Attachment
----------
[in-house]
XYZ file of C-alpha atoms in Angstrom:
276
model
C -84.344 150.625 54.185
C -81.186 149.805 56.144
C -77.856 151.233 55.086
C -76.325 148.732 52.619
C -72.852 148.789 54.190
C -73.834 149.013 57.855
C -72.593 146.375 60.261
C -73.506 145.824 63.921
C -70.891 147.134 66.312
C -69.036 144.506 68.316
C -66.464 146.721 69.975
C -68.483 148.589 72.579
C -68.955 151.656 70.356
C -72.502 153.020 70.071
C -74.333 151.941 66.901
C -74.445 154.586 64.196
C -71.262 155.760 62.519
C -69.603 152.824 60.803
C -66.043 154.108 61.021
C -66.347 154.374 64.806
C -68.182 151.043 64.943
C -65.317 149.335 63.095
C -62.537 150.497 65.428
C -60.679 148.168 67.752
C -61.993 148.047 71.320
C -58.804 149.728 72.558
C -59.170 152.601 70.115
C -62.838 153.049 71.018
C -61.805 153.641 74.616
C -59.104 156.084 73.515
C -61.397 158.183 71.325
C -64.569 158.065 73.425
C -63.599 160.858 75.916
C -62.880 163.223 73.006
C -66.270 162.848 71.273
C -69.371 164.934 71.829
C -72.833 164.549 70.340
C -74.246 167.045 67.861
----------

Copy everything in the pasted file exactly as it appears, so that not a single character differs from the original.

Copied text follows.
[in-house]
XYZ file of C-alpha atoms in Angstrom:
276
model
C -84.344 150.625 54.185
C -81.186 149.805 56.144
C -77.856 151.233 55.086
C -76.325 148.732 52.619
C -72.852 148.789 54.190
C -73.834 149.013 57.855
C -72.593 146.375 60.261
C -73.506 145.824 63.921
C -70.891 147.134 66.312
C -69.036 144.506 68.316
C -66.464 146.721 69.975
C -68.483 148.589 72.579
C -68.955 151.656 70.356
C -72.502 153.020 70.071
C -74.333 151.941 66.901
C -74.445 154.586 64.196
C -71.262 155.760 62.519
C -69.603 152.824 60.803
C -66.043 154.108 61.021
C -66.347 154.374 64.806
C -68.182 151.043 64.943
C -65.317 149.335 63.095
C -62.537 150.497 65.428
C -60.679 148.168 67.752
C -61.993 148.047 71.320
C -58.804 149.728 72.558
C -59.170 152.601 70.115
C -62.838 153.049 71.018
C -61.805 153.641 74.616
C -59.104 156.084 73.515
C -61.397 158.183 71.325
C -64.569 158.065 73.425
C -63.599 160.858 75.916
C -62.880 163.223 73.006
C -66.270 162.848 71.273
C -69.371 164.934 71.829
C -72.833 164.549 70.340
C -74.246 167.045 67.861